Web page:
Veteran TV director Nelson McCormick's The Stepfather is a remake of the 1987 cult classic, which was directed Joseph Ruben. Donald E. Westlake had penned the original screenplay and Terry O'Quinn had played the lead role as a serial killer. Now, the remake features Dylan Walsh and Sela Ward in lead roles.
JS Cardone, who had written the script for remake Prom Night, has now once again reworked the original screenplay for The Stepfather. But the script of new Stepfather is astonishingly dull and it is so relentlessly dumbed down the original. Cardone has lifted many sequences from other movies.
The original movie has an enduring reputation as a suspense thriller. Although the remake is considered as generic thriller, it does not provide thrill to the audiences. It is a bland movie. The scattered murders are perfunctory and the suspense is nonexistent until a climax as overwrought as it is predictable. There are no surprises or revelations, but just the playing out of the inevitable conflict between David and Michael.
Wayward teenager Michael (Penn Badgley) comes back home after spending a year in military boarding school to see his mother Susan (Sela Ward) and his insanely hot girlfriend Kelly (Amber Heard). But he finds his mom is engaged to a new man called David (Dylan Walsh). David goes out of his way to make Michael feel welcome. But suspicions unravel his nasty track record of marrying widows and divorcees and then killing them and their kids.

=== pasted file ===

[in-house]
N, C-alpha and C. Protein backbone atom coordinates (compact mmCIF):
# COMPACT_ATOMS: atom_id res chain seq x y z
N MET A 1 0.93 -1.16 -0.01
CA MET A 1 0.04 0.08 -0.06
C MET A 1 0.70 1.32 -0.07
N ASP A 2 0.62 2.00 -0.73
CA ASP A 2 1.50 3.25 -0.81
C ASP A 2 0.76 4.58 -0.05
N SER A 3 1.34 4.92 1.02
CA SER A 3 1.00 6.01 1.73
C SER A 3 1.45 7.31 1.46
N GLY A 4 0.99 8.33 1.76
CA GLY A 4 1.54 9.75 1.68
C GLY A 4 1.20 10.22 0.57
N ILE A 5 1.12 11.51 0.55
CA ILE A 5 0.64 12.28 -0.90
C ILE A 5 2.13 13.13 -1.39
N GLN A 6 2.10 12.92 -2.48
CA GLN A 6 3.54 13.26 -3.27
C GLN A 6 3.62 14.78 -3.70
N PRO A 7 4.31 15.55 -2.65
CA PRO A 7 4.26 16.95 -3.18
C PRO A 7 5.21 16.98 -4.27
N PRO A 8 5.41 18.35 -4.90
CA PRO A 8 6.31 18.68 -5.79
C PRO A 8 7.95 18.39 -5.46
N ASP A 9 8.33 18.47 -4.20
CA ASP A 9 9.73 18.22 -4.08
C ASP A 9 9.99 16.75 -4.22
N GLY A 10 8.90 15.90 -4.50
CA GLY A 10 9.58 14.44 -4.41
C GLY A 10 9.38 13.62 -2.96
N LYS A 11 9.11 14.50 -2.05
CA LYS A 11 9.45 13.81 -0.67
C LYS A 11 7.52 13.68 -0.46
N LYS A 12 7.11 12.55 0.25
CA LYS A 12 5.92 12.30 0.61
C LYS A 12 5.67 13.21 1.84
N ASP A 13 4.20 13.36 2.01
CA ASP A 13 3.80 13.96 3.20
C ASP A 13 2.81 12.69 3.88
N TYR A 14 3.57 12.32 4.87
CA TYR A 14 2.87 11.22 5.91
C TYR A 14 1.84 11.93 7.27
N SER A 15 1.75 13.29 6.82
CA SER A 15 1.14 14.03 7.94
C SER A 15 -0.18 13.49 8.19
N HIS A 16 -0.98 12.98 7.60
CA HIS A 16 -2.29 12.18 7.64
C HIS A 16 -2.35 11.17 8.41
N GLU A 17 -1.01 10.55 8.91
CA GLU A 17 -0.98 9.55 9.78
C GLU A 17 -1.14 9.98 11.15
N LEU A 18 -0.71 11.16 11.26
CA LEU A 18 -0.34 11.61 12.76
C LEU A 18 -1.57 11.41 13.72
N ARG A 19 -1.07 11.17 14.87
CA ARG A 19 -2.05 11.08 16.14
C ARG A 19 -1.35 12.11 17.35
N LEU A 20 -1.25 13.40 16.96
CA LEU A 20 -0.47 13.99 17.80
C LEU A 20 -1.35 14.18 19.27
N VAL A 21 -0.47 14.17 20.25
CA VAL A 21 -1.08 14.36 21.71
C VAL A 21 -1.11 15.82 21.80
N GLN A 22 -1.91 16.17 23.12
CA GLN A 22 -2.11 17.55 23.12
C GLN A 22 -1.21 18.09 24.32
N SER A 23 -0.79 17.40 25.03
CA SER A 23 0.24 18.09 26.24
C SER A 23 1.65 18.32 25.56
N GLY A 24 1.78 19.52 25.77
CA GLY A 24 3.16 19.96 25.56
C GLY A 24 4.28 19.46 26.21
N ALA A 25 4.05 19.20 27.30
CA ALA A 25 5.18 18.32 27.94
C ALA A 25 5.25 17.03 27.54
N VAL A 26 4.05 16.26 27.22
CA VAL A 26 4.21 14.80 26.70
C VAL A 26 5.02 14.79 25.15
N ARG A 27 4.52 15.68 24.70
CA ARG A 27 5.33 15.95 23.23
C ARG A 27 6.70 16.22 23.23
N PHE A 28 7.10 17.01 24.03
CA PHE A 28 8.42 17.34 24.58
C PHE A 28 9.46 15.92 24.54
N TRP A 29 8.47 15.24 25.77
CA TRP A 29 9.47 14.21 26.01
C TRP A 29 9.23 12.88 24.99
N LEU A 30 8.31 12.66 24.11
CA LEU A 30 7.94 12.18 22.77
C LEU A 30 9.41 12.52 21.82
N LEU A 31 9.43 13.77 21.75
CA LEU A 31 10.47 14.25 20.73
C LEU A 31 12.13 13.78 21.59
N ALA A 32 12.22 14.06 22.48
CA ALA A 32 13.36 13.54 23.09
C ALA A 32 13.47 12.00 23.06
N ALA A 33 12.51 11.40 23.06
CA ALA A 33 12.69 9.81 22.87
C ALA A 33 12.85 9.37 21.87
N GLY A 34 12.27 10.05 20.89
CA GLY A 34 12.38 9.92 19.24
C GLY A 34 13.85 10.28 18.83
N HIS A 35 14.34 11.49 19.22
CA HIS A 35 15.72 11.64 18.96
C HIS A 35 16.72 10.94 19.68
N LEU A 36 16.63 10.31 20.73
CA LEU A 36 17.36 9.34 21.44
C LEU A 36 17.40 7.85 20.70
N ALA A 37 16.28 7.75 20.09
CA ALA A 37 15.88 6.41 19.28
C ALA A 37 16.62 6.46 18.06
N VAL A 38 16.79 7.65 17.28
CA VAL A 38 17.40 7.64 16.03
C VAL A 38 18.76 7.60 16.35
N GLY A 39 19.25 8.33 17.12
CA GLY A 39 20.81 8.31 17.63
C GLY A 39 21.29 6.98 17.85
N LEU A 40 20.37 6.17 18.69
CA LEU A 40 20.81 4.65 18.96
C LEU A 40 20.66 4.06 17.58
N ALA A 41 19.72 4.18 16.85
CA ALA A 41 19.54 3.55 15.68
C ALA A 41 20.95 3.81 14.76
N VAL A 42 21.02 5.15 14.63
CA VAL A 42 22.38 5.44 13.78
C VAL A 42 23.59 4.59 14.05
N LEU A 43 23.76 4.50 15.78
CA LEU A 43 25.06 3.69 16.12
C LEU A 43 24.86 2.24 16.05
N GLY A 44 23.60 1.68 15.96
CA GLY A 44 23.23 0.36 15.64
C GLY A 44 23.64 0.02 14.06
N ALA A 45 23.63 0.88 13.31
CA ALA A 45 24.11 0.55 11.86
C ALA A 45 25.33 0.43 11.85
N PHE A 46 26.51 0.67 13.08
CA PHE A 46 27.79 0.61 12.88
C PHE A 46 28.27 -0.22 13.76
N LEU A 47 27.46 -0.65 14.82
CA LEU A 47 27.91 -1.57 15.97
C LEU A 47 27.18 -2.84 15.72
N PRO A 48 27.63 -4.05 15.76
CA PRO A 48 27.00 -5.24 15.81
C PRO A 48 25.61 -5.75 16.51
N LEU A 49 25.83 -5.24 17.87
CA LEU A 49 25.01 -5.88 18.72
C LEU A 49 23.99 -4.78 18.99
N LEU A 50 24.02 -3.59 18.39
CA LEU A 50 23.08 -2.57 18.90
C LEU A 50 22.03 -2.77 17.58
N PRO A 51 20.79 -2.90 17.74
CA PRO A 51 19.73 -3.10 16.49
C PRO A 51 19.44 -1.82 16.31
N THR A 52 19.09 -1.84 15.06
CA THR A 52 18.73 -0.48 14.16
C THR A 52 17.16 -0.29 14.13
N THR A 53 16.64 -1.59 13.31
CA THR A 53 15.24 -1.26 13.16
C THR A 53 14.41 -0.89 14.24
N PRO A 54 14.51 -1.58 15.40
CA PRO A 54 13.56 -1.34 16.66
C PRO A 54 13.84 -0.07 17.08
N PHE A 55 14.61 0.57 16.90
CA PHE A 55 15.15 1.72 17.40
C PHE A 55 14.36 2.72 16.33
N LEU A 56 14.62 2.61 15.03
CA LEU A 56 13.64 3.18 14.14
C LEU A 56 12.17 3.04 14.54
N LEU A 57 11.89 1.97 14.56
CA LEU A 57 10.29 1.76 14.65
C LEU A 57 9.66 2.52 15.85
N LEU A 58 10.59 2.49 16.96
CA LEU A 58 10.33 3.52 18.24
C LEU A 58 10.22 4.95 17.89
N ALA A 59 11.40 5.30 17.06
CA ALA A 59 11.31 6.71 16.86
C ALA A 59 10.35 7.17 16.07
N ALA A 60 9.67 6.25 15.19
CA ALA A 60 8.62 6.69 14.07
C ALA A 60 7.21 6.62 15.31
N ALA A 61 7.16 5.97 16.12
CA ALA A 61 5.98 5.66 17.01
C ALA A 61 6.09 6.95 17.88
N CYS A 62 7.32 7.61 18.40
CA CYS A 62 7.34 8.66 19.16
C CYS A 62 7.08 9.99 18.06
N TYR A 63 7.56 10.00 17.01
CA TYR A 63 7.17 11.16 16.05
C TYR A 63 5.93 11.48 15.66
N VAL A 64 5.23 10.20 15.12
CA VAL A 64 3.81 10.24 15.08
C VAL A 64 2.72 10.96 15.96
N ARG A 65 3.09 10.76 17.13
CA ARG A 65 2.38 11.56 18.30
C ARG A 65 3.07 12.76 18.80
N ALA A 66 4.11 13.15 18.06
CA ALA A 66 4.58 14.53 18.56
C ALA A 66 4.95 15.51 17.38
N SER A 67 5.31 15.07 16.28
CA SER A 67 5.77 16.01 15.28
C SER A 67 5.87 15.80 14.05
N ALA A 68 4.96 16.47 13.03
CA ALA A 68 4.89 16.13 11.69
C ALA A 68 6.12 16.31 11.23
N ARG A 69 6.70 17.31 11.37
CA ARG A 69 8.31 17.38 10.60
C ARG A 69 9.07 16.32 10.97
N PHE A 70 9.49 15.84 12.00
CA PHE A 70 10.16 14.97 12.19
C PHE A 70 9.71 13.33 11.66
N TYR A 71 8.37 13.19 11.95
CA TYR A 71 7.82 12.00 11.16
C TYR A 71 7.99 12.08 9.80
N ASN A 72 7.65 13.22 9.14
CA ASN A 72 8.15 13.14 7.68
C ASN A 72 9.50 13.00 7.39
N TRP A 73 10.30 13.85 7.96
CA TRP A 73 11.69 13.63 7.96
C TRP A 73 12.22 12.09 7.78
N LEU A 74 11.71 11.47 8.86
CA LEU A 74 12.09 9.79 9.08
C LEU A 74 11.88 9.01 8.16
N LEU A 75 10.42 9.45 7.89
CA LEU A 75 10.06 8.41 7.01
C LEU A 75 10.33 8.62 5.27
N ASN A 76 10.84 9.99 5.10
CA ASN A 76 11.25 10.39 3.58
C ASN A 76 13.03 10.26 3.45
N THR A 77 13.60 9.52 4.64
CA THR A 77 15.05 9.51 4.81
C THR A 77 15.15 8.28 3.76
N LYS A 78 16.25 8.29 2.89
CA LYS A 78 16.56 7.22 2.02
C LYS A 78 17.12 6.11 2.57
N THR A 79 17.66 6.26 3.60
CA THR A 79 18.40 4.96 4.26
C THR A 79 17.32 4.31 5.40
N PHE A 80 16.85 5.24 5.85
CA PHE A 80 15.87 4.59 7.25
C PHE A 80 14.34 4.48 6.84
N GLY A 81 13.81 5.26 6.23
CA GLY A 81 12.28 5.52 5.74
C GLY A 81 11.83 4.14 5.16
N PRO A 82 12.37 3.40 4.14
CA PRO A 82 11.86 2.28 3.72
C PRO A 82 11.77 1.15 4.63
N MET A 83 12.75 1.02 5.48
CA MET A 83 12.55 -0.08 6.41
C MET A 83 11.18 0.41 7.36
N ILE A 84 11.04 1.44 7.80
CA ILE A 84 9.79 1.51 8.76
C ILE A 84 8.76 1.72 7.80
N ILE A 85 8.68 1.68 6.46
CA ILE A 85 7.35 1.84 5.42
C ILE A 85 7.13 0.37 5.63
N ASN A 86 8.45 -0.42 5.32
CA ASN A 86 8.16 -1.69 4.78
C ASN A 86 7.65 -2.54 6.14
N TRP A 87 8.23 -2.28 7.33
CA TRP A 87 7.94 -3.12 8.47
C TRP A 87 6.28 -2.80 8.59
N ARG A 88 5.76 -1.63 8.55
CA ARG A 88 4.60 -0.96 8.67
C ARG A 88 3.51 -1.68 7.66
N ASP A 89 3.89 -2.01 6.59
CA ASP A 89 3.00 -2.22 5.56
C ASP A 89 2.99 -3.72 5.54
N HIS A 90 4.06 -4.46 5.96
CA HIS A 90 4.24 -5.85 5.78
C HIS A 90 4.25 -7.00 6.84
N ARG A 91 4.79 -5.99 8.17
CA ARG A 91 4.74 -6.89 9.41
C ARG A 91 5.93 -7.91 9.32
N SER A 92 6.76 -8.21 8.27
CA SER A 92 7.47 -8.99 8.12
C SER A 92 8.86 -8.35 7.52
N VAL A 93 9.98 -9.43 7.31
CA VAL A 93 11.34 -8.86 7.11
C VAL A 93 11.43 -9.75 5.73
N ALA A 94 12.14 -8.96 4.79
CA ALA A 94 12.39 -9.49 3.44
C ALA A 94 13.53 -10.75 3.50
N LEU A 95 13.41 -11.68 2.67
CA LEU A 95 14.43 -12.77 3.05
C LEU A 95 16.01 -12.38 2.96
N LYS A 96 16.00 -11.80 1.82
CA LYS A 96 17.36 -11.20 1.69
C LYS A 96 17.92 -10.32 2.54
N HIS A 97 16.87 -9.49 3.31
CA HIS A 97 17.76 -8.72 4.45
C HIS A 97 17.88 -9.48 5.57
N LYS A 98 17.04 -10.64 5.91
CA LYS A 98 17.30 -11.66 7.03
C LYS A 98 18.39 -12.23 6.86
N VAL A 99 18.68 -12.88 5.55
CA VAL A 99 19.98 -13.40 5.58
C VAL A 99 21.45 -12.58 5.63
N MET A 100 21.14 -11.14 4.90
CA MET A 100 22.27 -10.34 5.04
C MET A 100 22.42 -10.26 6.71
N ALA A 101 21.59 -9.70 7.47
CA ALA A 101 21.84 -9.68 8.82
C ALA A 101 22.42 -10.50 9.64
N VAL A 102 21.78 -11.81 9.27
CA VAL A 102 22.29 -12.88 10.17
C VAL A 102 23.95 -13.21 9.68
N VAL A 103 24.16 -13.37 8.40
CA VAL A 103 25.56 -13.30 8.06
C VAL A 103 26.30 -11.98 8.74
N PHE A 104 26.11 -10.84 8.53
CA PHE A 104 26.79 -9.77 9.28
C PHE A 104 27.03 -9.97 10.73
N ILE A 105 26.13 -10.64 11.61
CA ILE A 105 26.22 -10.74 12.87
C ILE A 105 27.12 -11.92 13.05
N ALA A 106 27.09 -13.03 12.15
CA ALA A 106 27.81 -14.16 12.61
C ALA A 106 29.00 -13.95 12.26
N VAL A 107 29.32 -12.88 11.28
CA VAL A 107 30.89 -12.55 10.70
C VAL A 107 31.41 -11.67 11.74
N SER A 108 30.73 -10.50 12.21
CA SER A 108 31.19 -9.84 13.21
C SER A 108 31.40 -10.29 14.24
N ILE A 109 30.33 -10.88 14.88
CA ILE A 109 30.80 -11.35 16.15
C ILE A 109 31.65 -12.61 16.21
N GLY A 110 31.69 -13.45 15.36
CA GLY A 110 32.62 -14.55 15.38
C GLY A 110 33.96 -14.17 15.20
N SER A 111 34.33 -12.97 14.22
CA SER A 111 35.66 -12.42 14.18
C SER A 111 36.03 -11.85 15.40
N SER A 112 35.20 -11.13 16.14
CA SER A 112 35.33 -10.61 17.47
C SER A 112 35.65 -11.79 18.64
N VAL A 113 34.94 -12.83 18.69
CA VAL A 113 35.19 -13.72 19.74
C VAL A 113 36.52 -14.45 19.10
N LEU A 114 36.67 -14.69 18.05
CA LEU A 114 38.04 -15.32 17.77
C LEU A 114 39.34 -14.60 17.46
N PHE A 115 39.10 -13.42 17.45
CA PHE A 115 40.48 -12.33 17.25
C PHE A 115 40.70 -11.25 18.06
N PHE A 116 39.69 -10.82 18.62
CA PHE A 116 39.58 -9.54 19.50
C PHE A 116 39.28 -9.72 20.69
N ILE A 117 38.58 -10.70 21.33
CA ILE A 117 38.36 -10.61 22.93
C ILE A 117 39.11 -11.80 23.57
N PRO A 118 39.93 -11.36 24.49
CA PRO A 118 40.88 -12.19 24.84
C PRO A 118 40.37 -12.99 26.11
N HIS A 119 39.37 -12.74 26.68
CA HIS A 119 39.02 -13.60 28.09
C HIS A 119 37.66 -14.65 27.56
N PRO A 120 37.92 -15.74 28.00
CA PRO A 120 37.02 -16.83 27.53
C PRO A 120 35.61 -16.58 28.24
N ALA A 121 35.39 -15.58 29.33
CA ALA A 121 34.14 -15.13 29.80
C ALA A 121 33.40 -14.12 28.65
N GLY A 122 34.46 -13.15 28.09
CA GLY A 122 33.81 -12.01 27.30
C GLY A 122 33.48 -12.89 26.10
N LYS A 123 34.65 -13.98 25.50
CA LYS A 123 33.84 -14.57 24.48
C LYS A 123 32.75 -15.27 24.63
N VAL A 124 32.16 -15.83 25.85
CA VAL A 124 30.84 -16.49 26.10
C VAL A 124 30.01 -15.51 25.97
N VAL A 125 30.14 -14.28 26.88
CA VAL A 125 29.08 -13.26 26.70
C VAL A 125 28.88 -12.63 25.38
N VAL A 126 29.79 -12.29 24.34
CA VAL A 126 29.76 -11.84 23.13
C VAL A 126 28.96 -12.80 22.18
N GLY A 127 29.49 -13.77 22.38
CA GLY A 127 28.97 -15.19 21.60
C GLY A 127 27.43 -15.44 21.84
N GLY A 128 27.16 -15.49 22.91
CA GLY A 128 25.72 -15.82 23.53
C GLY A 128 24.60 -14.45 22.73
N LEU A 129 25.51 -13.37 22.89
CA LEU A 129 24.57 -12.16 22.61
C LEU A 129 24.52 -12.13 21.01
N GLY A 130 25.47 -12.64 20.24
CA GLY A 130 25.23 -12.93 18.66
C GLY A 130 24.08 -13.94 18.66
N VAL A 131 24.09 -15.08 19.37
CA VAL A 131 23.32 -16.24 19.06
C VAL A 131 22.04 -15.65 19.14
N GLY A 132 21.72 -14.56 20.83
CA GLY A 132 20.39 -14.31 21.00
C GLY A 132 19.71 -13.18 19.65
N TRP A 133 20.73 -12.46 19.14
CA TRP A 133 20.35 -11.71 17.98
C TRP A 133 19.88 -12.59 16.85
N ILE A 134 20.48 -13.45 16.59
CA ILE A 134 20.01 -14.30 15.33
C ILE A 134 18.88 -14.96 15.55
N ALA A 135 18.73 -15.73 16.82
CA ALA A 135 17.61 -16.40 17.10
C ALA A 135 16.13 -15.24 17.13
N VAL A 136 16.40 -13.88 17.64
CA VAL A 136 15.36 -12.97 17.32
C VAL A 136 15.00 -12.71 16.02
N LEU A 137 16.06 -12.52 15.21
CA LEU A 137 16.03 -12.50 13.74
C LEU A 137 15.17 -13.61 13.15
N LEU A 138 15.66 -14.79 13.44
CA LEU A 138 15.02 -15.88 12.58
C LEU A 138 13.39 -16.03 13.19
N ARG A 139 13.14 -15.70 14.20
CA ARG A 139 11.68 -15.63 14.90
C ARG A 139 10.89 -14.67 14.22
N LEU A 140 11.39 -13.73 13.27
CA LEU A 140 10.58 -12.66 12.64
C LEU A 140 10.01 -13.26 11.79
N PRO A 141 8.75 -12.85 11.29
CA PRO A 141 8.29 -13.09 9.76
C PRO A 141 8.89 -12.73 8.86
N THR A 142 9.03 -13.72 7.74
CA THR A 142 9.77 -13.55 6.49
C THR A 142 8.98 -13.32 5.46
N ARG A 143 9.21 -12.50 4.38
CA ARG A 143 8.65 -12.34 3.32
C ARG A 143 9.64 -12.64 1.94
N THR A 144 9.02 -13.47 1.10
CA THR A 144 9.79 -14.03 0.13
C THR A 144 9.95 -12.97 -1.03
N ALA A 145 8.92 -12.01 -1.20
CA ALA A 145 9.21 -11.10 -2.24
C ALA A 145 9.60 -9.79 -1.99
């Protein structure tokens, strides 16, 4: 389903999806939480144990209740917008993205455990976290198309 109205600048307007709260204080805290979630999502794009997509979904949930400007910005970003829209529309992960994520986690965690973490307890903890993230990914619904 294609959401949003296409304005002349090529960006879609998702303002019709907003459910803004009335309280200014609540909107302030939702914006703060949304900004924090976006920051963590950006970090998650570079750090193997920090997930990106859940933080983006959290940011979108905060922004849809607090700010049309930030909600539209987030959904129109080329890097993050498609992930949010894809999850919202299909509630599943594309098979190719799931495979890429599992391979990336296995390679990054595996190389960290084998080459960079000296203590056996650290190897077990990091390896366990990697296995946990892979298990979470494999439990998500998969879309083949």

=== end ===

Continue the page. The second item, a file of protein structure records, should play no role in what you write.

NIP/TUCK"s Dylan Walsh is good in the title role. But he is nowhere near Terry O"Quinn when compared to his canny charming/crazy performance in the original. Sela Ward is also pretty good as his wife Susan. The real star here is probably Penn Badgley of Gossip Girl. Amber Heard fares better as his insanely hot girl friend.
However, the movie The Stepfather utterly fails to create interest among the audiences with its predictable screenplay. It can be a negligible horror film.
Cast: Dylan Walsh, David Harris, Sela Ward, Susan Harding, Penn Badgley, Michael Harding, Amber Heard, Kelly Porter, Jon Tenney, Jay
Director: Nelson McCormick